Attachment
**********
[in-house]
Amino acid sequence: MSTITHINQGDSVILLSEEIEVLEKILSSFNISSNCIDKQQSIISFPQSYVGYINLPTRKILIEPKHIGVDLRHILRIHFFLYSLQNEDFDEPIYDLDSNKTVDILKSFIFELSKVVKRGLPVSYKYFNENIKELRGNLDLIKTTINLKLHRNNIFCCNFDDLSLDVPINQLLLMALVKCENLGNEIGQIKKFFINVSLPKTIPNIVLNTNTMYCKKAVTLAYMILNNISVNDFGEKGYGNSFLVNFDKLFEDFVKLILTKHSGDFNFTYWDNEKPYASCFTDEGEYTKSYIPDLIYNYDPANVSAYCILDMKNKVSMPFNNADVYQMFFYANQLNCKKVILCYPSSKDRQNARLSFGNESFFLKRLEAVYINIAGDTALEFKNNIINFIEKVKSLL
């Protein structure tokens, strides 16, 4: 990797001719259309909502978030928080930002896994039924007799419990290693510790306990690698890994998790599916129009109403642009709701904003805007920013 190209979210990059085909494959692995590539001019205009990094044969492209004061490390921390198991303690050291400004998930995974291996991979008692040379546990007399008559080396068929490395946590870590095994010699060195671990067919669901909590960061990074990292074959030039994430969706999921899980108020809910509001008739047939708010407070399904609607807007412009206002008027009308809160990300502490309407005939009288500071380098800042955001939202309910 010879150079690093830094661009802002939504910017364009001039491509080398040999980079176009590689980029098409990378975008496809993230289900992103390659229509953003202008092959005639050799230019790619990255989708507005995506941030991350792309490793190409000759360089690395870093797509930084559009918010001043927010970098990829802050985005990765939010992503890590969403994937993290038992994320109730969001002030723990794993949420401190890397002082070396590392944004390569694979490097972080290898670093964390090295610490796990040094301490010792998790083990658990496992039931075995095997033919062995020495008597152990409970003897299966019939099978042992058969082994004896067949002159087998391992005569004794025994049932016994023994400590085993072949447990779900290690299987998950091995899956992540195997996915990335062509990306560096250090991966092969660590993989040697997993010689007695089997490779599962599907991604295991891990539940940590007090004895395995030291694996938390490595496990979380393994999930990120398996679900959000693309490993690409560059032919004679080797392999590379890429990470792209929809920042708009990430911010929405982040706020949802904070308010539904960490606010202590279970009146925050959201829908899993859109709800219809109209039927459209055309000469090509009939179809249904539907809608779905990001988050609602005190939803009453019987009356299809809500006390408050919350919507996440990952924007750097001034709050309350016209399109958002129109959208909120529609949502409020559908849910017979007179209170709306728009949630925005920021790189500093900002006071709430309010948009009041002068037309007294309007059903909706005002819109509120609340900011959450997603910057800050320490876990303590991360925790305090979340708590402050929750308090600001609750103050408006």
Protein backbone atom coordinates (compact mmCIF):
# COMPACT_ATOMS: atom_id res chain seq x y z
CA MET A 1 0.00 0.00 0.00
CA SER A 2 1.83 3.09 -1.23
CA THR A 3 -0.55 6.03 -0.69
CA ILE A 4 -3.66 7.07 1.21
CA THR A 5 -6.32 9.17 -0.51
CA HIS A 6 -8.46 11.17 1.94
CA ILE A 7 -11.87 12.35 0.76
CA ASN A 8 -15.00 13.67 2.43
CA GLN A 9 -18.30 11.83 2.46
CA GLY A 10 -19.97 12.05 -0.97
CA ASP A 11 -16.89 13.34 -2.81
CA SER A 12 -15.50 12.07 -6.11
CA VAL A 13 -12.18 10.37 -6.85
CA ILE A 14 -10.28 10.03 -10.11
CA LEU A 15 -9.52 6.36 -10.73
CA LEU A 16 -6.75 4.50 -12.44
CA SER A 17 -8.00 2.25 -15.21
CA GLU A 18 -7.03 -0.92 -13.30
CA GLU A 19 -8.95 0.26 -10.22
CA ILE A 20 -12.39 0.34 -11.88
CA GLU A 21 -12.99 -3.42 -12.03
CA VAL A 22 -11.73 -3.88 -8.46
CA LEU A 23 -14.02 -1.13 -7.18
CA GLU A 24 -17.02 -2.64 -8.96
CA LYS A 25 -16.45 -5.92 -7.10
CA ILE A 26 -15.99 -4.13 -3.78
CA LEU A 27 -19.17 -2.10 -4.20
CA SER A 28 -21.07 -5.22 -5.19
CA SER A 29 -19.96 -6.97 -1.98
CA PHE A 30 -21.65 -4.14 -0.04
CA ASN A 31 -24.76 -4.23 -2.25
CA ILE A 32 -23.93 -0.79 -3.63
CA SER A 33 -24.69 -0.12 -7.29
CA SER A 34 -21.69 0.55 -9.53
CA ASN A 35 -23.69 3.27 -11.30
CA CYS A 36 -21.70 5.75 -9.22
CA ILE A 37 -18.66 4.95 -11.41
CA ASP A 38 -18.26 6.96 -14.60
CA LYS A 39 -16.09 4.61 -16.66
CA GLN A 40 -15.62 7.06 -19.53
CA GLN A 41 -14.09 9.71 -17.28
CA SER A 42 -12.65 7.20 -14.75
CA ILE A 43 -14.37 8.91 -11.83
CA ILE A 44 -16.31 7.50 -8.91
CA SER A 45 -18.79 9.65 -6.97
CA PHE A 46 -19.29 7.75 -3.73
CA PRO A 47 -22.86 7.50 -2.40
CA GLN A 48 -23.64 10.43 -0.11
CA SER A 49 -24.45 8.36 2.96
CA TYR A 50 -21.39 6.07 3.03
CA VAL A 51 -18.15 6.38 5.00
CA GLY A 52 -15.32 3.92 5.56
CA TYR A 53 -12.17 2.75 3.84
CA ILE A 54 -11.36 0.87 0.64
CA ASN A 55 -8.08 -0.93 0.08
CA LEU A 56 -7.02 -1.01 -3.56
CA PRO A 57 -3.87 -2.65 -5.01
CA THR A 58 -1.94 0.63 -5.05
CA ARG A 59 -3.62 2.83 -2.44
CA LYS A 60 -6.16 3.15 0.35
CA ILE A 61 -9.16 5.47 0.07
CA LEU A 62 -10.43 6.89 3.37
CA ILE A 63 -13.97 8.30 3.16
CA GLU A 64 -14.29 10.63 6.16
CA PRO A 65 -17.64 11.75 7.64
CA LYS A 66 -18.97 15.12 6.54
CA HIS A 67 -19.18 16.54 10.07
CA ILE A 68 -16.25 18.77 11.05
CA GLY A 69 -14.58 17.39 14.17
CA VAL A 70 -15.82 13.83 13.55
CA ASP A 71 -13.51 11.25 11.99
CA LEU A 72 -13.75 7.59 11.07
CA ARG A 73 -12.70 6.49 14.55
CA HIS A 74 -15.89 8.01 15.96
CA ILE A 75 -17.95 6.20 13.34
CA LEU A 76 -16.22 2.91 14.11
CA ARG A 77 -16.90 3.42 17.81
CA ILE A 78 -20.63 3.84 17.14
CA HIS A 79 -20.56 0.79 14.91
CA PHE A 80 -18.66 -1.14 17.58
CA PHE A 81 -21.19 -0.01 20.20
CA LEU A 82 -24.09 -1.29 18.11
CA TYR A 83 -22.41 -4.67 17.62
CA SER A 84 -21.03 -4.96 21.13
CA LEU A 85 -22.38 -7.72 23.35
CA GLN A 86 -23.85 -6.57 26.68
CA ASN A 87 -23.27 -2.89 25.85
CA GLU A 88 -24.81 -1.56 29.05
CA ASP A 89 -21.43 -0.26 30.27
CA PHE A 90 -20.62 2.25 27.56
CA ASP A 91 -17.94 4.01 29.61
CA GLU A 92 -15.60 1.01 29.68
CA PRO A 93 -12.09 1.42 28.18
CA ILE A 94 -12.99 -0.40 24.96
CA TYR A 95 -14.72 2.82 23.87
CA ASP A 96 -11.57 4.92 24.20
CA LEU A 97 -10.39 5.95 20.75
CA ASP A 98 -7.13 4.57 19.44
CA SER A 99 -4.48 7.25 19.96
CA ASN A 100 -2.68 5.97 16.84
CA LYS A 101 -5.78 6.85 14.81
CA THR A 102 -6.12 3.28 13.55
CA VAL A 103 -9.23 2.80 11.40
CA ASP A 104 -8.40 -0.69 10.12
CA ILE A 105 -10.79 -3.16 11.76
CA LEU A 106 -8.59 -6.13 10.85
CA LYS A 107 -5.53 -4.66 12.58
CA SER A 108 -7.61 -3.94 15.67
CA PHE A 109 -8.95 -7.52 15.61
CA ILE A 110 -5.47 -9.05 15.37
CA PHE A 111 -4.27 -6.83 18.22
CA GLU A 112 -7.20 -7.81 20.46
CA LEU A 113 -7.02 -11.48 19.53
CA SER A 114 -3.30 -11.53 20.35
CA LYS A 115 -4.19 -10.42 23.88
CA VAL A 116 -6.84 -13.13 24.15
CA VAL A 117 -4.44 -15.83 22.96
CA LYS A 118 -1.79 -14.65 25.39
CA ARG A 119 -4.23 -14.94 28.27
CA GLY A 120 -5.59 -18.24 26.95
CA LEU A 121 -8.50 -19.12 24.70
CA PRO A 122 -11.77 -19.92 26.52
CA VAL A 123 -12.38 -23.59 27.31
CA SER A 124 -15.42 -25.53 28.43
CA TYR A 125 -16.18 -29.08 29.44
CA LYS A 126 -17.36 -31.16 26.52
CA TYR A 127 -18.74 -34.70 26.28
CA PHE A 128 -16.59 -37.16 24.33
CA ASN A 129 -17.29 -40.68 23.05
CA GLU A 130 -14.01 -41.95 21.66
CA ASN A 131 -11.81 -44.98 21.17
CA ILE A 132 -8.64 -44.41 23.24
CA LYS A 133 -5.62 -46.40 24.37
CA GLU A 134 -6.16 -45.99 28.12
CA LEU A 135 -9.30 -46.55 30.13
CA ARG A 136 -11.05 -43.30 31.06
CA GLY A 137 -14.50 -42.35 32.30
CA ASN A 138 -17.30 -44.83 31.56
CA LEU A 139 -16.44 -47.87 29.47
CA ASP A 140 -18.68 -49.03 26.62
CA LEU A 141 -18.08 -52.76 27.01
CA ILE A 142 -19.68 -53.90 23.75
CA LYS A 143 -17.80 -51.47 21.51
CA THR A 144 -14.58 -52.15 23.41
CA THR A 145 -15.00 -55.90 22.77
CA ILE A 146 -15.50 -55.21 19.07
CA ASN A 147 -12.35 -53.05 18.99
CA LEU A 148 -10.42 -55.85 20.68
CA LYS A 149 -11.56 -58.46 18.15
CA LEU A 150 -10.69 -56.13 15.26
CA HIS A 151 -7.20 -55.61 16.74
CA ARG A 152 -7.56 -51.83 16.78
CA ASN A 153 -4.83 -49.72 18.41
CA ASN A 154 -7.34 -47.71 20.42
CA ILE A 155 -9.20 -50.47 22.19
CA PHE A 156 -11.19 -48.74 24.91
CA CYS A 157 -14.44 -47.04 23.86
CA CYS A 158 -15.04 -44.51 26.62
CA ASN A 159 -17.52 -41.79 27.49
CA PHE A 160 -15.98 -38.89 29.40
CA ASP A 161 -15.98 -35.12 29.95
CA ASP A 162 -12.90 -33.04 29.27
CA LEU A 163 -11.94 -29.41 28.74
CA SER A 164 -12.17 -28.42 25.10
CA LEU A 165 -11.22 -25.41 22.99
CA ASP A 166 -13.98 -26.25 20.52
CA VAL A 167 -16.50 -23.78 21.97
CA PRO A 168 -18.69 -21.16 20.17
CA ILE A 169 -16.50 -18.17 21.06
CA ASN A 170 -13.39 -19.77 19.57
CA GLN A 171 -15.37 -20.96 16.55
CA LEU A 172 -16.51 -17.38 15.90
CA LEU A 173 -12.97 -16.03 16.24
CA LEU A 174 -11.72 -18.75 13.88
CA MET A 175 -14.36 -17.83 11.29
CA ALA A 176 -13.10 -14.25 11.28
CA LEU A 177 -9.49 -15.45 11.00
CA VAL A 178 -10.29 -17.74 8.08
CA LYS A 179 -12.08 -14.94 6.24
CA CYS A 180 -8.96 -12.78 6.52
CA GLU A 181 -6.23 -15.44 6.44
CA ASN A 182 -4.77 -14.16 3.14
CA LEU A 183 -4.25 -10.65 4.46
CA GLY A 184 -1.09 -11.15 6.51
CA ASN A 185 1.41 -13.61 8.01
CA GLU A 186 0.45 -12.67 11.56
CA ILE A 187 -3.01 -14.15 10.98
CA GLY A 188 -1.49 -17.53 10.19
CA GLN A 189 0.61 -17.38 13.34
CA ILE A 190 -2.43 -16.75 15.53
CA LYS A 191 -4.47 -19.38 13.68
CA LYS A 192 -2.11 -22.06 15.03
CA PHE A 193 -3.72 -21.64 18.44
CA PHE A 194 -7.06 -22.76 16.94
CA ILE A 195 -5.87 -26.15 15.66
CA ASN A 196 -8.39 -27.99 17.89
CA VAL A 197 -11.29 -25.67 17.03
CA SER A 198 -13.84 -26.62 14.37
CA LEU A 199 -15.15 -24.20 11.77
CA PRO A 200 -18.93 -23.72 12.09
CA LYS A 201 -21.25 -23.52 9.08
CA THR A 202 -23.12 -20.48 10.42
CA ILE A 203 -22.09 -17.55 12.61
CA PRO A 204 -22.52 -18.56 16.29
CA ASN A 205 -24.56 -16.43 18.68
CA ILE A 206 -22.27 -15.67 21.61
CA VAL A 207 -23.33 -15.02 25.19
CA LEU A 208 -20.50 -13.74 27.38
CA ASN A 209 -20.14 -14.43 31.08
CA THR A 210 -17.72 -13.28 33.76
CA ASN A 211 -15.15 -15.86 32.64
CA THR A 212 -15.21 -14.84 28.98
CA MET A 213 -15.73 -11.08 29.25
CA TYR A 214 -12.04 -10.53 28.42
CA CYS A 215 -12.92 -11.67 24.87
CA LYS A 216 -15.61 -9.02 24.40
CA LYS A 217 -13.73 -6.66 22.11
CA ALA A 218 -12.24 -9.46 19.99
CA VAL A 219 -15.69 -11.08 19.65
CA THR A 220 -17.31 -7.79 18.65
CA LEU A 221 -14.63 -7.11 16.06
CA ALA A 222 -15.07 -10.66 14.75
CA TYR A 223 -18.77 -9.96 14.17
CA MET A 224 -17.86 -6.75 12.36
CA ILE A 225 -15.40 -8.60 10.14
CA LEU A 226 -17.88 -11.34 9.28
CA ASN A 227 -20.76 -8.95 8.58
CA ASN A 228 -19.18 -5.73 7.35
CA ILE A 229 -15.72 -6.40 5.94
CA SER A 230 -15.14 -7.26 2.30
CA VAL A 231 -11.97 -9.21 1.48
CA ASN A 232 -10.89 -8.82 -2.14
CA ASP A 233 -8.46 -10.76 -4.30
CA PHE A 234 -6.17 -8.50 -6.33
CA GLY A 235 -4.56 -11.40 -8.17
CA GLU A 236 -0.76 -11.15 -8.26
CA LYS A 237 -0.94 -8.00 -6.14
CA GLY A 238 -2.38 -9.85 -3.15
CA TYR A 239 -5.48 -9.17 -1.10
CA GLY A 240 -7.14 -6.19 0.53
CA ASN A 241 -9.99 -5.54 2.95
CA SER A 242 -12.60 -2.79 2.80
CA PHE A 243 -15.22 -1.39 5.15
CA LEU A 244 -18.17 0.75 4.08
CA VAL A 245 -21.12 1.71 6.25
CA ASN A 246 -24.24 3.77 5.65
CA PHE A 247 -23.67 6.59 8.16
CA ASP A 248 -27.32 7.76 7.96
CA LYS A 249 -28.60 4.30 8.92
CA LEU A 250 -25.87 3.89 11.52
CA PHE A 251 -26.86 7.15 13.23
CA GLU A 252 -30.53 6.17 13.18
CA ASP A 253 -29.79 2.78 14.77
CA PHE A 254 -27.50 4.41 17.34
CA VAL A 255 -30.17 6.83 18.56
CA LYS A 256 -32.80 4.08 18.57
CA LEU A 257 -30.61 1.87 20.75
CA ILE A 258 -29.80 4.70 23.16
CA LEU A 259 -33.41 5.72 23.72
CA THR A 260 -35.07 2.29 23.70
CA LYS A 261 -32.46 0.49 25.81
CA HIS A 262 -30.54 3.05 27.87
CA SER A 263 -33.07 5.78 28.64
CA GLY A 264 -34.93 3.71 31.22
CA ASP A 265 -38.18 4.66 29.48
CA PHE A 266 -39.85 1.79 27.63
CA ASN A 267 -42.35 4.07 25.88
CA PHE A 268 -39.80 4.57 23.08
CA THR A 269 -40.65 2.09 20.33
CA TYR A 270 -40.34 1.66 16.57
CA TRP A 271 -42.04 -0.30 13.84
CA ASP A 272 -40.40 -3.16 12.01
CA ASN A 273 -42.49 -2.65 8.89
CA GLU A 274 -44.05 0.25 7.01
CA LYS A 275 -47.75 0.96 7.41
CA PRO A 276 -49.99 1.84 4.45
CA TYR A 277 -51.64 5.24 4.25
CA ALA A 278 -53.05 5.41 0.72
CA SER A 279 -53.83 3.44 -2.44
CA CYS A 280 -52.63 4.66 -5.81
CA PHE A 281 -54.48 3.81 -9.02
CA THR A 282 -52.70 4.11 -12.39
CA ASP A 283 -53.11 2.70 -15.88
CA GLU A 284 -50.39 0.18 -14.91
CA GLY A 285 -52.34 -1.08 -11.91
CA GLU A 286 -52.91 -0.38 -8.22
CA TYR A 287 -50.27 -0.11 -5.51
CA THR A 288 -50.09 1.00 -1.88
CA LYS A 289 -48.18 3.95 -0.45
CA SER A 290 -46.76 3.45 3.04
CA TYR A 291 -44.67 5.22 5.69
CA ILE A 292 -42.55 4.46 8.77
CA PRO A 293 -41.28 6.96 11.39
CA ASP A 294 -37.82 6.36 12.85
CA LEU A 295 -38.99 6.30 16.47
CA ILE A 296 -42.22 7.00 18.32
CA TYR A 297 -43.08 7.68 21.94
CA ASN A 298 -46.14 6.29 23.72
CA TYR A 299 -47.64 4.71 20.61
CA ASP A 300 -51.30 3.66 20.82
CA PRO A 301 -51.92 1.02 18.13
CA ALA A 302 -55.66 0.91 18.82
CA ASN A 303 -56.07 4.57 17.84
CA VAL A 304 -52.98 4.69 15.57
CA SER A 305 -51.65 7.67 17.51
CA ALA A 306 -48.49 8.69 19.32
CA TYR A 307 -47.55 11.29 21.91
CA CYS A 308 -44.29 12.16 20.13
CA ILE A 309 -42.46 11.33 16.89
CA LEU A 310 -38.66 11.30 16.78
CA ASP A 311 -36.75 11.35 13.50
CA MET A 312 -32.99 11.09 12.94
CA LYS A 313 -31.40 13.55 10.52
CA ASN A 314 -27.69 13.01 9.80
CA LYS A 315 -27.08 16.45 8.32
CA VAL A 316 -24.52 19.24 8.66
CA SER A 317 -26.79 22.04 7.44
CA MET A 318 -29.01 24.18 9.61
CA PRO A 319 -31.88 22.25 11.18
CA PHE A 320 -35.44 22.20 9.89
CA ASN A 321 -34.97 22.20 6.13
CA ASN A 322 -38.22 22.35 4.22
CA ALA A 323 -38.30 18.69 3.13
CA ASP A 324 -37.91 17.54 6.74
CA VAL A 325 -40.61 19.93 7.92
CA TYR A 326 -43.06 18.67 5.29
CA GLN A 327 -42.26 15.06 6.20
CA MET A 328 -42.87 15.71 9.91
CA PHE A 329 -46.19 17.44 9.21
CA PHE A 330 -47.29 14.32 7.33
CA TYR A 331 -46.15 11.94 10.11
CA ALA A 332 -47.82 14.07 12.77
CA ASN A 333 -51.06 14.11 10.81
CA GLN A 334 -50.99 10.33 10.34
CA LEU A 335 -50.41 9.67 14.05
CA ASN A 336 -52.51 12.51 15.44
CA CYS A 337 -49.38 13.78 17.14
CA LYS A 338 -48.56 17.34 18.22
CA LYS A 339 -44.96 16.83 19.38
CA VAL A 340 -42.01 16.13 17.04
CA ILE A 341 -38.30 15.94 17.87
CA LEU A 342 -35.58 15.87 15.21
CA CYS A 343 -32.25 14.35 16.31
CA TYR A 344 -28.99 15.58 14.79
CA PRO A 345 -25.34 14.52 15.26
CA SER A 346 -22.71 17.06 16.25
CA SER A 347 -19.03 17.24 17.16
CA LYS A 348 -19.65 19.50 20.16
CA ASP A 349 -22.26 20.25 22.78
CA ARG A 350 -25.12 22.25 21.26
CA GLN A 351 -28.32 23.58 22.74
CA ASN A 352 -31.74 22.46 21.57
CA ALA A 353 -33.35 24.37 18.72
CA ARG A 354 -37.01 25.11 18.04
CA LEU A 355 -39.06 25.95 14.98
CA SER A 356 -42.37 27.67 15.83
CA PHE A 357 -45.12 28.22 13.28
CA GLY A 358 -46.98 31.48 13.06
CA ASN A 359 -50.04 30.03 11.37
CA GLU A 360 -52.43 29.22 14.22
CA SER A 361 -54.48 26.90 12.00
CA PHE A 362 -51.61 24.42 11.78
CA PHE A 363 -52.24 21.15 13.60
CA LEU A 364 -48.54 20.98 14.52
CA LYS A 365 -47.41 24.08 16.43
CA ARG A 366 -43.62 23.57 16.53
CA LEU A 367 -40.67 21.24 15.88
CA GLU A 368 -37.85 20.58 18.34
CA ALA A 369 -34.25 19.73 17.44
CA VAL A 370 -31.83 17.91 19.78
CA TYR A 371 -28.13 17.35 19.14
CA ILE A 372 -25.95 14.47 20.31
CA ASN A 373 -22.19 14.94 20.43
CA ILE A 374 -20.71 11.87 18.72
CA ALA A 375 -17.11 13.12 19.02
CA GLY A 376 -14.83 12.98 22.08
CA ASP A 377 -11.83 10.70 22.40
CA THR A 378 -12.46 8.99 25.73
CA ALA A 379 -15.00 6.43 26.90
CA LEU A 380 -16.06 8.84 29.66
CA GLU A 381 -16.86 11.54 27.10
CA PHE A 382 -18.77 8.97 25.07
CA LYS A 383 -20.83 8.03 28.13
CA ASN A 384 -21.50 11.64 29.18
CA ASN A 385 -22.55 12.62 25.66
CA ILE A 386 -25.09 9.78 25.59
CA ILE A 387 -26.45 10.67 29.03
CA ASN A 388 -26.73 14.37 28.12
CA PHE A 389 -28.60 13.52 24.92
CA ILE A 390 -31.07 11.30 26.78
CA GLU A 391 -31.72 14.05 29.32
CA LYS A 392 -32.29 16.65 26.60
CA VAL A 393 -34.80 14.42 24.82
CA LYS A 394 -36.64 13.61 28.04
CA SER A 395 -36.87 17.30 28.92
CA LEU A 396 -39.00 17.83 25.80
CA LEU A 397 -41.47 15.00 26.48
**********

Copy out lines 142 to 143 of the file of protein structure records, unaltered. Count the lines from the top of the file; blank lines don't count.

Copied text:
CA GLY A 137 -14.50 -42.35 32.30
CA ASN A 138 -17.30 -44.83 31.56